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October 23, 2016
10/23/2016 1:00:00 PM - 10/23/2016 3:00:00 PM
Room Hall F Foyer-Area C
Do Patients Perceive Opioid Treatment as an Effective Way to Manage Chronic Low Back Pain? A Survey of Opioid Treatment Perception and Satisfaction
Asokumar Buvanendran, M.D., Rae M. Gleason, B.A., Mario Moric, M.S., Sherry J. Robison, M.B.A., Jeffrey S. Kroin, Ph.D.
Rush Medical College, Chicago, Illinois, United States
Disclosures:  A. Buvanendran: None. R.M. Gleason: None. M. Moric: None. S.J. Robison: None. J.S. Kroin: None.
Introduction: Use of prescription opioids has risen considerably in the last decade and so has prescription opioid abuse. Patients with Chronic Low Back Pain (LBP) make up one of the largest groups of patients with pain issues (30-50%),1,2 and many are treated with opioids. The issue has become a national problem and in a Feb 2, 2016 press release, the White House has proposed $1.1 billion for funding prescription opioid abuse mitigation. As mentioned in the press release “More Americans now die every year from drug overdoses than they do in motor vehicle crashes”. With these issues in mind we wanted to evaluate perception about opioid treatments of patients with LBP. We reached out to a patient advocacy group who had conducted a survey asking for people with LBP to answer questions about opinions related to LBP treatments such as their perspectives on opioid therapy. We will utilize this data to better understand patient attitudes about opioid treatments.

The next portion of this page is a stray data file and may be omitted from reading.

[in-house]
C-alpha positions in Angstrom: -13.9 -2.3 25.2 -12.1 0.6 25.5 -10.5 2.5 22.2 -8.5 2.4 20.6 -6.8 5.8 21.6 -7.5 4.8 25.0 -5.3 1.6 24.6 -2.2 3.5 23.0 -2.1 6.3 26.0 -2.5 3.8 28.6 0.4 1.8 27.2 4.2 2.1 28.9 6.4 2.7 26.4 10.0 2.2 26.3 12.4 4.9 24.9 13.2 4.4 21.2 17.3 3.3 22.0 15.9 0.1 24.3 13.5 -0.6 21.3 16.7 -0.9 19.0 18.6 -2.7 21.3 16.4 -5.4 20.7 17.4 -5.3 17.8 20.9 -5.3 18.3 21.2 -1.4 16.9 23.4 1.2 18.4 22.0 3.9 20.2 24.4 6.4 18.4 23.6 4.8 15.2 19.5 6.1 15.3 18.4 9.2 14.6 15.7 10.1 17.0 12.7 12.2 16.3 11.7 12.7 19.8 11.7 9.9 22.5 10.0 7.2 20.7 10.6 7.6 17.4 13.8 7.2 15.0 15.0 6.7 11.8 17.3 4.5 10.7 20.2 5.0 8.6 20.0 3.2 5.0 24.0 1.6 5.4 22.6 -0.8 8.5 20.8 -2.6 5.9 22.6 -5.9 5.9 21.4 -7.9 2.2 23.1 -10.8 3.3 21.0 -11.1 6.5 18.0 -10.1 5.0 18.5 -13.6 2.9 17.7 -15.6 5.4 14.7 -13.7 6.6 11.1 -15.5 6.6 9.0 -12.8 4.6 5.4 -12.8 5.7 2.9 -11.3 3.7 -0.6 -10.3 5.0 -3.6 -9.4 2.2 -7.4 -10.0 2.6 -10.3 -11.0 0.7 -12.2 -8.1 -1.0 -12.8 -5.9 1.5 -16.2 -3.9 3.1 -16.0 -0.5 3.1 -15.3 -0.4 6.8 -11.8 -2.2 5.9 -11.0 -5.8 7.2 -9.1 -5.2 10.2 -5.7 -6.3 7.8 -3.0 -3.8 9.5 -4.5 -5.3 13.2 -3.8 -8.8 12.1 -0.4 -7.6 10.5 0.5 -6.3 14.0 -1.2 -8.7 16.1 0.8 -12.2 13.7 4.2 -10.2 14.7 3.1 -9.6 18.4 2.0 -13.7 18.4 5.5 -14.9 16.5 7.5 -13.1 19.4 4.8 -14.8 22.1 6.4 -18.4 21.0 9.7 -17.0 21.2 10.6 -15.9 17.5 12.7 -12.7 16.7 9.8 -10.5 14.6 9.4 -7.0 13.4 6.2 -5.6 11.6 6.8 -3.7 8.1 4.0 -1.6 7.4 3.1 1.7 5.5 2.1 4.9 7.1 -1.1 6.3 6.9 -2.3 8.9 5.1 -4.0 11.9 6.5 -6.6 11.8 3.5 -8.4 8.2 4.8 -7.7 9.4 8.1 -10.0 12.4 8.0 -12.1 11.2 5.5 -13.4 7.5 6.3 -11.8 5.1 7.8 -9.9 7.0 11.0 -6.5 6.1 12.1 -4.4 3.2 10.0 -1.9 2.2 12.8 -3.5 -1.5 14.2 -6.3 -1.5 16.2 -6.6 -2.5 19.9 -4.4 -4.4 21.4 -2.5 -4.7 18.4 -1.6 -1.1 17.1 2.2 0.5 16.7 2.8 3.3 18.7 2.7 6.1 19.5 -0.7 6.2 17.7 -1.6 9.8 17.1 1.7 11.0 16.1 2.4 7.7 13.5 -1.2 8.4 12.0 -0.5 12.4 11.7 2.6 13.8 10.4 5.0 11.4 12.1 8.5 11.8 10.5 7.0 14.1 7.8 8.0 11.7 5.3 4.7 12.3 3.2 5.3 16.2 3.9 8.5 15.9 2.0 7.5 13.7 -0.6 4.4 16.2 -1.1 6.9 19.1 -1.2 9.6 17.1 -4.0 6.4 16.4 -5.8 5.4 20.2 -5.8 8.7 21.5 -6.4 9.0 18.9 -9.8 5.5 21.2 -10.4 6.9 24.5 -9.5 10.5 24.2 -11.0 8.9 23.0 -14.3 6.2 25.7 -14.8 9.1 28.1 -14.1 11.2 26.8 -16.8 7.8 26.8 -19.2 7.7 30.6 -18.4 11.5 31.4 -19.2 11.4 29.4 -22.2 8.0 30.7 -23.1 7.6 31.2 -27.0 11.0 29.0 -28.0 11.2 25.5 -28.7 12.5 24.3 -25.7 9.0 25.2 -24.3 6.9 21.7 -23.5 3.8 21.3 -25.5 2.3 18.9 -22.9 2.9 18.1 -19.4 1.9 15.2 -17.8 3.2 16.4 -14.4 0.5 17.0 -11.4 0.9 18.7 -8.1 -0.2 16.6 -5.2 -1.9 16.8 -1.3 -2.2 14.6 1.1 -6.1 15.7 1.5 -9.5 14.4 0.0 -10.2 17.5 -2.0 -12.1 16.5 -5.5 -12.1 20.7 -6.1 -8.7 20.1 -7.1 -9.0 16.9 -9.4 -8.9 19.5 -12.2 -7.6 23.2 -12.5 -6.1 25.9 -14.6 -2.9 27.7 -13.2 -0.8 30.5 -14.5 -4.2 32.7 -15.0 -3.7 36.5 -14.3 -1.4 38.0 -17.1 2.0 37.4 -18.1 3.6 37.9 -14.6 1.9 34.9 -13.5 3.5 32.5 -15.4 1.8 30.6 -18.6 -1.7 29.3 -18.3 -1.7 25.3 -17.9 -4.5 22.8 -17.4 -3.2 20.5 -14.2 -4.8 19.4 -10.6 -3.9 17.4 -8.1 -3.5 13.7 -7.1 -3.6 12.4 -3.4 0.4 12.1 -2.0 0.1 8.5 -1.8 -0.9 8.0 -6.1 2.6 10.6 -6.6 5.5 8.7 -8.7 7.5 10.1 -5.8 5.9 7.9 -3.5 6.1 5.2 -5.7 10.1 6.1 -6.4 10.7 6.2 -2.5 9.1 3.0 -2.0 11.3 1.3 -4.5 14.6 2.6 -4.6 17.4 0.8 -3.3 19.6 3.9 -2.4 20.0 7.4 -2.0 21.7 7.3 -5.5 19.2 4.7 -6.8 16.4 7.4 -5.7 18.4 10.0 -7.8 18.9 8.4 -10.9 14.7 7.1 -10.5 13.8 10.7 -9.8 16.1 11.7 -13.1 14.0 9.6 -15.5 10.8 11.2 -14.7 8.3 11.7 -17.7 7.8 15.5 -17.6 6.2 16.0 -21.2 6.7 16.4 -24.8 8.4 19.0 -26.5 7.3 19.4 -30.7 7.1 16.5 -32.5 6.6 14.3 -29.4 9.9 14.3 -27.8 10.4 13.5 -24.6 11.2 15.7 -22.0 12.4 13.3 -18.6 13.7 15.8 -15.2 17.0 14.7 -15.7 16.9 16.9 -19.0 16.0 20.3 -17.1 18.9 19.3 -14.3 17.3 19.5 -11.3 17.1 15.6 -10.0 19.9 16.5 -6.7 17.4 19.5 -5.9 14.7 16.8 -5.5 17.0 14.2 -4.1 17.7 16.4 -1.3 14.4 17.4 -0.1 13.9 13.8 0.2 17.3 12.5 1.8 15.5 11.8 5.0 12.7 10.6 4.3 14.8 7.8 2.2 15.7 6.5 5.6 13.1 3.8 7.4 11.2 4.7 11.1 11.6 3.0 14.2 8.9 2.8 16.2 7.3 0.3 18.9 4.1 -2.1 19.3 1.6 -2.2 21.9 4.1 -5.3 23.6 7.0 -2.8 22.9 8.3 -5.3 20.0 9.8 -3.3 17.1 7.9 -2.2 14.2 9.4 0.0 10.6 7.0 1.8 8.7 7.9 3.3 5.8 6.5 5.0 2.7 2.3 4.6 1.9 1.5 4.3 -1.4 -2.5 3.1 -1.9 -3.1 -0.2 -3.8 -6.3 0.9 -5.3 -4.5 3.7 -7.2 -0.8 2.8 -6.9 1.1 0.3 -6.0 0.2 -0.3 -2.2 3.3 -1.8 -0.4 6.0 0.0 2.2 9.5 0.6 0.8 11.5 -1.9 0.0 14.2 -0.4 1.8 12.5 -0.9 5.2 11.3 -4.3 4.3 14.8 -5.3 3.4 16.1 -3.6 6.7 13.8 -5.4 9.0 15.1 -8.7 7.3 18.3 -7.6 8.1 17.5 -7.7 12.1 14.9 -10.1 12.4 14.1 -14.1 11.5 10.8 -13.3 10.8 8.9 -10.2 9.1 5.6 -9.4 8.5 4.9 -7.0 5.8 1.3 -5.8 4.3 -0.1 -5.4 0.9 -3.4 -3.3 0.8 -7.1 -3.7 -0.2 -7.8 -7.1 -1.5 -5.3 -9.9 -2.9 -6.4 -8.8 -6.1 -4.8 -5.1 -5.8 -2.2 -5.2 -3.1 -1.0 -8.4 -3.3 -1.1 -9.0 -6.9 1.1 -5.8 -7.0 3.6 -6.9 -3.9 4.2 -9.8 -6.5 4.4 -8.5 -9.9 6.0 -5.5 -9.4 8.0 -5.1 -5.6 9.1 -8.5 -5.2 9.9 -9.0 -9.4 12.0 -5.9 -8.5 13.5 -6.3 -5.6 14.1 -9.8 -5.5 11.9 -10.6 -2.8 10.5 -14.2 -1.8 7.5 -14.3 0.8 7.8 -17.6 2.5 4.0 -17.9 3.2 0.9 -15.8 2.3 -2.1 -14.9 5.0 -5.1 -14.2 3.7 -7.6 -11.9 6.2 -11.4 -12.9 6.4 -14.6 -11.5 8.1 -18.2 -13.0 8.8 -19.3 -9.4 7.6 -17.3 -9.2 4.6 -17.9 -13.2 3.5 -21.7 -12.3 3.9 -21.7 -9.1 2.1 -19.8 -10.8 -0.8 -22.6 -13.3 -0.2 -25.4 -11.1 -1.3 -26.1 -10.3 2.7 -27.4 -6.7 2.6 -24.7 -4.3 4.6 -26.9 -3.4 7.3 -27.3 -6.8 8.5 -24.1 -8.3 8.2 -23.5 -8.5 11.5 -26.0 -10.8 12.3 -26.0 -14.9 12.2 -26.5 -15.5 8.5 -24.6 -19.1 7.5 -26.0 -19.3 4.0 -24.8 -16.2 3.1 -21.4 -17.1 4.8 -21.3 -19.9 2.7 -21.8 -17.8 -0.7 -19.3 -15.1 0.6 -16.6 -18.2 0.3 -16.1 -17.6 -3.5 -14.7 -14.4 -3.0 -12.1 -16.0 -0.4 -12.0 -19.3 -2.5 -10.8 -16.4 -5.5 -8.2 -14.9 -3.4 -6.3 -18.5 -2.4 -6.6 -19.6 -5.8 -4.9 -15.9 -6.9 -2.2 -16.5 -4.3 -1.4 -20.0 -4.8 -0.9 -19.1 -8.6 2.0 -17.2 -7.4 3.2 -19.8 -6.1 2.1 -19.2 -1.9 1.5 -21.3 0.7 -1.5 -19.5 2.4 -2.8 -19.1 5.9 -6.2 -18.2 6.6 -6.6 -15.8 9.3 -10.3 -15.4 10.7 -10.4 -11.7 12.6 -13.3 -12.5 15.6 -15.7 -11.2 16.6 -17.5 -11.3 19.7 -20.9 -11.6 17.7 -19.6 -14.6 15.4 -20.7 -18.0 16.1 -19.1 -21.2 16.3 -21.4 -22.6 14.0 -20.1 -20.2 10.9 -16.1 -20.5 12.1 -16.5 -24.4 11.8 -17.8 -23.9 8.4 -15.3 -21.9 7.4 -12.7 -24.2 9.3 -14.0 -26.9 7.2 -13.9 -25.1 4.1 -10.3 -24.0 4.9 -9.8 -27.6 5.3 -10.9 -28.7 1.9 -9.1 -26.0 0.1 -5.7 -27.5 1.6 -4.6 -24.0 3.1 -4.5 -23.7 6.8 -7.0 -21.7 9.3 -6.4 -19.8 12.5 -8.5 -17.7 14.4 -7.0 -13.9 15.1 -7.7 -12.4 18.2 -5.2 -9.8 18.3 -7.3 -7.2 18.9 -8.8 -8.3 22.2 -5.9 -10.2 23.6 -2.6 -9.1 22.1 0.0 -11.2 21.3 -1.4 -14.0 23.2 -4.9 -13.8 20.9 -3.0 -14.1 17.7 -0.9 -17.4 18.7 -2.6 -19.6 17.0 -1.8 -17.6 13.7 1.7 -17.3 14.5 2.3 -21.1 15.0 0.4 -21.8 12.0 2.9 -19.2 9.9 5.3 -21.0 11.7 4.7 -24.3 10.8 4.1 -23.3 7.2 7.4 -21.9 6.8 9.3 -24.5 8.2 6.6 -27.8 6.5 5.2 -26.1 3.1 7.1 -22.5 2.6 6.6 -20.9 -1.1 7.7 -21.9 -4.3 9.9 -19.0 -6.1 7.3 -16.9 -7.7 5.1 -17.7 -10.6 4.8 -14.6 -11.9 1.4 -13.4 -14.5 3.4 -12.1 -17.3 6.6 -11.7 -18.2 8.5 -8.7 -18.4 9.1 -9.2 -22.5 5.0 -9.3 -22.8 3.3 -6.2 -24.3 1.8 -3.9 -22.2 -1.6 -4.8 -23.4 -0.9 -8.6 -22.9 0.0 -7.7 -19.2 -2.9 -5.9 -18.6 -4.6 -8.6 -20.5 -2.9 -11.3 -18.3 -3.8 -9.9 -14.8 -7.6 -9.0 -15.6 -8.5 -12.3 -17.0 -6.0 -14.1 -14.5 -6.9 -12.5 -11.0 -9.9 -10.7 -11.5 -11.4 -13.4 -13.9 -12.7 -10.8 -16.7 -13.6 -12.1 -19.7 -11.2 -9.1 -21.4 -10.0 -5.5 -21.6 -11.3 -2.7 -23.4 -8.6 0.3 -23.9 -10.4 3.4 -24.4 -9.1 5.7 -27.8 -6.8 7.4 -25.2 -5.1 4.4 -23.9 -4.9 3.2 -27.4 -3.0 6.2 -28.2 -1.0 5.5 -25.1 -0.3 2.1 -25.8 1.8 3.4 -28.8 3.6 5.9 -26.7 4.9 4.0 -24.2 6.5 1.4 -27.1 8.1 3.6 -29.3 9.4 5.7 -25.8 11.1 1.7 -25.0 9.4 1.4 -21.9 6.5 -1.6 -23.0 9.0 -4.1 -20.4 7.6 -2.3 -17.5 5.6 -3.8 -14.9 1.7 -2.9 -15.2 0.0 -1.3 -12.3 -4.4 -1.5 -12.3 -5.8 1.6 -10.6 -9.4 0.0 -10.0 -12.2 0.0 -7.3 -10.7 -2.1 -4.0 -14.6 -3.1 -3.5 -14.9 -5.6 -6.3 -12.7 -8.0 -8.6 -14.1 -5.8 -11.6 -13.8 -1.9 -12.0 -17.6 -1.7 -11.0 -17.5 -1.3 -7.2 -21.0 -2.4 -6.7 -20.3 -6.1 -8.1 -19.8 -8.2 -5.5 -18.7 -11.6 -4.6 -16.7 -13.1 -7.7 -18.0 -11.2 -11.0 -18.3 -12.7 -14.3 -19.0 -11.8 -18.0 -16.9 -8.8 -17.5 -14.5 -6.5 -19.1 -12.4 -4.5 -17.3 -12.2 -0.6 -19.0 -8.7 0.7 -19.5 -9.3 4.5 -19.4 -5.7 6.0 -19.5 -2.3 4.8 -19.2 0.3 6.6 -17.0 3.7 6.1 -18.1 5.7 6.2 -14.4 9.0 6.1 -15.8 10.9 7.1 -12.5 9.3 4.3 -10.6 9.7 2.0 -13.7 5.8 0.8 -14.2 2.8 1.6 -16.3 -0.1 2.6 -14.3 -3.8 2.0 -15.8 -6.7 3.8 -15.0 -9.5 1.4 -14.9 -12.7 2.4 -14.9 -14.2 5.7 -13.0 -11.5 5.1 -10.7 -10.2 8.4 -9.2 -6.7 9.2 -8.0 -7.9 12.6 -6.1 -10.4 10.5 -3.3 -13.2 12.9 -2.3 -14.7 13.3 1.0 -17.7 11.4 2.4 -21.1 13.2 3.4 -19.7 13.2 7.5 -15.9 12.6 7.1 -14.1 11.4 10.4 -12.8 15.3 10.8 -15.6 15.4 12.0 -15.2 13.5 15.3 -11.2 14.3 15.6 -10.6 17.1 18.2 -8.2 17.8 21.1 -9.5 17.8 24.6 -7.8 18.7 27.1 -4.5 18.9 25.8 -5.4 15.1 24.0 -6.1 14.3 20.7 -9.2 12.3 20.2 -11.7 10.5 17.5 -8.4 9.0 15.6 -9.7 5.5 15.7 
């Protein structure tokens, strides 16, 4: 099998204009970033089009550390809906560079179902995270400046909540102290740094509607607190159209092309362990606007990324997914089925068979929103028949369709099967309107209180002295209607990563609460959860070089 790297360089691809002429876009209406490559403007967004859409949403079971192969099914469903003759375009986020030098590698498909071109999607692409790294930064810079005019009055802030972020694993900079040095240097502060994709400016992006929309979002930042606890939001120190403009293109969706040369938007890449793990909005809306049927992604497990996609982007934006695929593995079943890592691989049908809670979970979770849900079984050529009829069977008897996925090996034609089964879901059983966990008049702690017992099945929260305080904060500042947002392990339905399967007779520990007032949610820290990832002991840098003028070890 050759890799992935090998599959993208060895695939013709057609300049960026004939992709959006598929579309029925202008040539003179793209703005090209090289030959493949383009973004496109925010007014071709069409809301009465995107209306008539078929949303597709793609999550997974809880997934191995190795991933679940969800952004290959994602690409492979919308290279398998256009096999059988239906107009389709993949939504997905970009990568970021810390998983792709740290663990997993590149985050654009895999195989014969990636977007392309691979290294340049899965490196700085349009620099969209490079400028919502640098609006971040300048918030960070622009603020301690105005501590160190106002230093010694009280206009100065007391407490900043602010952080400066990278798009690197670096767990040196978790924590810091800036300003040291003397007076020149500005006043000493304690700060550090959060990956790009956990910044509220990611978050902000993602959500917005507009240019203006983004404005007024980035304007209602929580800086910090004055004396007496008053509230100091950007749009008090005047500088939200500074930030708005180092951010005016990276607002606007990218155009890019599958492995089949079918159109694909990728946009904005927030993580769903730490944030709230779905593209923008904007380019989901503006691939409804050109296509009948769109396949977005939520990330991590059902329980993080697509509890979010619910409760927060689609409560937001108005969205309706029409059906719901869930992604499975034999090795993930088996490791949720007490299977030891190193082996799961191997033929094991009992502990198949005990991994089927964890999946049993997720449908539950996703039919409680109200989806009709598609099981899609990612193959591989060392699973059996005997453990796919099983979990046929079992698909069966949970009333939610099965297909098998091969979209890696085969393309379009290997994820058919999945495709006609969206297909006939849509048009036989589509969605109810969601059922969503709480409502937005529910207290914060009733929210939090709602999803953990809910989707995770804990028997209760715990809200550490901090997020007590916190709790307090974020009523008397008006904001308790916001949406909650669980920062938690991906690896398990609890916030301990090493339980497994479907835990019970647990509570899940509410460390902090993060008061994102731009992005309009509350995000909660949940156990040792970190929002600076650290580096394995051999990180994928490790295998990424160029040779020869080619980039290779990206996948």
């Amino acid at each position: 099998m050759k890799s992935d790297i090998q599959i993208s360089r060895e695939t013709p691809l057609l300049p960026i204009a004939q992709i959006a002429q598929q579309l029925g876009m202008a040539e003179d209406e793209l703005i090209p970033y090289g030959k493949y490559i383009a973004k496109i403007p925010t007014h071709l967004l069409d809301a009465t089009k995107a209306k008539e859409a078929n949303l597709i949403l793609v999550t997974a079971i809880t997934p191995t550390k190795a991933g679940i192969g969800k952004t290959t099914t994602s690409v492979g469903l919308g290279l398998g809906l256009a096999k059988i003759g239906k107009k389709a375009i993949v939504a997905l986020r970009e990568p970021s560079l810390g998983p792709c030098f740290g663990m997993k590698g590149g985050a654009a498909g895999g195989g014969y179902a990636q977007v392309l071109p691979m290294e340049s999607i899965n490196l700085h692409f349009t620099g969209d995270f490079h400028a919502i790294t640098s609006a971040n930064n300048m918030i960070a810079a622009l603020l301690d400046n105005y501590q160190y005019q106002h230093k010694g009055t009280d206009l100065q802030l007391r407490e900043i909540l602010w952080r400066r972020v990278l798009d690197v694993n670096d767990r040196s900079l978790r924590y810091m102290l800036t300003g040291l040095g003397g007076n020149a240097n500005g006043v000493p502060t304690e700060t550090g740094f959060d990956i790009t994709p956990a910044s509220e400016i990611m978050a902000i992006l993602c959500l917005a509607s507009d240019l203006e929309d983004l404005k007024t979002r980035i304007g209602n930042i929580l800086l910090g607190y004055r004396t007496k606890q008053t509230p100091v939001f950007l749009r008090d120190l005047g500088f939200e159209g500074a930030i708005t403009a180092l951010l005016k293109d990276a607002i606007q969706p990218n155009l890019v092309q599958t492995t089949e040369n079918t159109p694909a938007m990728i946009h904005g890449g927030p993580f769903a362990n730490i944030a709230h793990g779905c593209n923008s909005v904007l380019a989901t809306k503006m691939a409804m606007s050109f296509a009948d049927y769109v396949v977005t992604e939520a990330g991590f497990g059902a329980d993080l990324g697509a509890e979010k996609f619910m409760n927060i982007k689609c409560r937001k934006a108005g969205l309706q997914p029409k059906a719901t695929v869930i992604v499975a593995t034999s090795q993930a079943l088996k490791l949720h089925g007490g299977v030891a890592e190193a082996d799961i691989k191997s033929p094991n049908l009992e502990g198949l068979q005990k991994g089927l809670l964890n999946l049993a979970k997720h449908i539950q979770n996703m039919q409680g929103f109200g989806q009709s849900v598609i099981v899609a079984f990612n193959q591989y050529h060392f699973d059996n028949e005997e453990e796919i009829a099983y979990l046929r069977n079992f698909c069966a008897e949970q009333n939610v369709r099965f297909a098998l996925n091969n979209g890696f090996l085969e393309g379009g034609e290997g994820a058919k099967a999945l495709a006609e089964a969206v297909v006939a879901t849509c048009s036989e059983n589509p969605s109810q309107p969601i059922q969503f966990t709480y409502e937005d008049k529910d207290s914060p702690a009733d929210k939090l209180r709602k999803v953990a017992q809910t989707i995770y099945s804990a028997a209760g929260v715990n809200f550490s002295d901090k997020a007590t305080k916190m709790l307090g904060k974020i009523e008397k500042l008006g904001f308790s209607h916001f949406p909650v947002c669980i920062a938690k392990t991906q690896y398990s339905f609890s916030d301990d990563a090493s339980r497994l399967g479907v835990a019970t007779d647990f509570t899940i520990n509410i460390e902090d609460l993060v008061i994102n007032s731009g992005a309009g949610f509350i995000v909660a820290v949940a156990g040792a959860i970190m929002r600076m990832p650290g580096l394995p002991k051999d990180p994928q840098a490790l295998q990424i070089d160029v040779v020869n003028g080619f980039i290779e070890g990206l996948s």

Methods: We assessed a January 2016 online survey of over 2000 LBP patients given by our patient advocacy partners, the National Fibromyalgia and Chronic Pain Association (NFMCPA). NFMCPA members were asked, through email and social media, to answer a range of questions on patient demographics and attitudes on LBP treatments, which were provided in an electronic format as an internet webpage. Analysis was conducted by SAS version 9.2 (SAS Inc. Cary, NC). Statistical procedures used were chi-square test, Fishers exact test, and the Mantel-Haenszel chi-square for tests of trends between the strata.

Results: 2,561 questionnaires were recorded and 2,030 individuals consented and indicated having LBP; of these almost half (941) are currently being treated with opioids. The sample was stratified into three categories, those currently on opioid therapy (46%), those not in current opioid therapy but have been in the past (28%) and those who have never been on opioid therapy (26%). 92% were female and the average age was 56 years old. 26% were being managed by a Primary Care Practitioner (PCP) and 24% were managed by Pain Medicine Specialists (PMS). Of those currently on opioids 24% were seen by PCP and 38% by PMS, while for those never on opioids 31% were seen by PCP and 8% by PMS. For those currently or previously taking opioids, opinions on success of treatment was significantly different(P = 0.0001), with current patients recording higher success than do past opioid patients, [figure1] but still the most common answer for the current use patients was to report only “Somewhat Successful” while for the past use patients it was “Not Successful”. In terms of problems and issues for those patients with current or past use opioid treatment, the distribution of problems was similar; both groups reported constipation as the more common problem but there was some difference in the rates reported, for Constipation, “didn’t help with pain”, dependence and not being able to get or fill prescriptions. [figure2]

Conclusion: The results highlight the lack of perceived efficacy of opioid treatment for chronic pain and the large numbers reporting multiple issues with opioid therapy.

References: 1. PLoS One 2013 Jul 2;8(7):e68273; 2. BMJ 2006;332:1430-34
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